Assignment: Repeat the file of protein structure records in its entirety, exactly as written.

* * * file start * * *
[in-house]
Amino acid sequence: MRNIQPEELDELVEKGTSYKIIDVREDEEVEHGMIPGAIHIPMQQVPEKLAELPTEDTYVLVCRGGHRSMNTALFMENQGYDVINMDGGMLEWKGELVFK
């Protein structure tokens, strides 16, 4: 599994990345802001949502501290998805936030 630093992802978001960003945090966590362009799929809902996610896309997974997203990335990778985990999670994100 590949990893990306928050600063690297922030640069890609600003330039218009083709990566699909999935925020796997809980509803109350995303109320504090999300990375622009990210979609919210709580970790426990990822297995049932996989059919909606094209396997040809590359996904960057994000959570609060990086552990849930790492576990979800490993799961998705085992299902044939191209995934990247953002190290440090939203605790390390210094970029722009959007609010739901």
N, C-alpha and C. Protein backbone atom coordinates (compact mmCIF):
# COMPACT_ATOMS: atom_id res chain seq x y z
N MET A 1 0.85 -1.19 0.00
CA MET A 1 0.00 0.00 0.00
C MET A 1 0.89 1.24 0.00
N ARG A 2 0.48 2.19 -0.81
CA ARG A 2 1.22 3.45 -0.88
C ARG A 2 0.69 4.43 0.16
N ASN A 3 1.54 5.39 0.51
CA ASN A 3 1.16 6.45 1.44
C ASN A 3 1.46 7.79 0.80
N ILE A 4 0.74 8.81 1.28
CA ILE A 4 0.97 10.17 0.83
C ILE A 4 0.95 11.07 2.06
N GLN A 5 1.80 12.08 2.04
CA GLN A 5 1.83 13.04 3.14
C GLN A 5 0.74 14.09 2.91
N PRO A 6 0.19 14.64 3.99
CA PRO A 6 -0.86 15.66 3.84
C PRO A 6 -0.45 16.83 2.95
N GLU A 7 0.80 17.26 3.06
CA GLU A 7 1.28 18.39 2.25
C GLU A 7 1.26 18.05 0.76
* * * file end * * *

[in-house]
Amino acid sequence: MRNIQPEELDELVEKGTSYKIIDVREDEEVEHGMIPGAIHIPMQQVPEKLAELPTEDTYVLVCRGGHRSMNTALFMENQGYDVINMDGGMLEWKGELVFK
């Protein structure tokens, strides 16, 4: 599994990345802001949502501290998805936030 630093992802978001960003945090966590362009799929809902996610896309997974997203990335990778985990999670994100 590949990893990306928050600063690297922030640069890609600003330039218009083709990566699909999935925020796997809980509803109350995303109320504090999300990375622009990210979609919210709580970790426990990822297995049932996989059919909606094209396997040809590359996904960057994000959570609060990086552990849930790492576990979800490993799961998705085992299902044939191209995934990247953002190290440090939203605790390390210094970029722009959007609010739901």
N, C-alpha and C. Protein backbone atom coordinates (compact mmCIF):
# COMPACT_ATOMS: atom_id res chain seq x y z
N MET A 1 0.85 -1.19 0.00
CA MET A 1 0.00 0.00 0.00
C MET A 1 0.89 1.24 0.00
N ARG A 2 0.48 2.19 -0.81
CA ARG A 2 1.22 3.45 -0.88
C ARG A 2 0.69 4.43 0.16
N ASN A 3 1.54 5.39 0.51
CA ASN A 3 1.16 6.45 1.44
C ASN A 3 1.46 7.79 0.80
N ILE A 4 0.74 8.81 1.28
CA ILE A 4 0.97 10.17 0.83
C ILE A 4 0.95 11.07 2.06
N GLN A 5 1.80 12.08 2.04
CA GLN A 5 1.83 13.04 3.14
C GLN A 5 0.74 14.09 2.91
N PRO A 6 0.19 14.64 3.99
CA PRO A 6 -0.86 15.66 3.84
C PRO A 6 -0.45 16.83 2.95
N GLU A 7 0.80 17.26 3.06
CA GLU A 7 1.28 18.39 2.25
C GLU A 7 1.26 18.05 0.76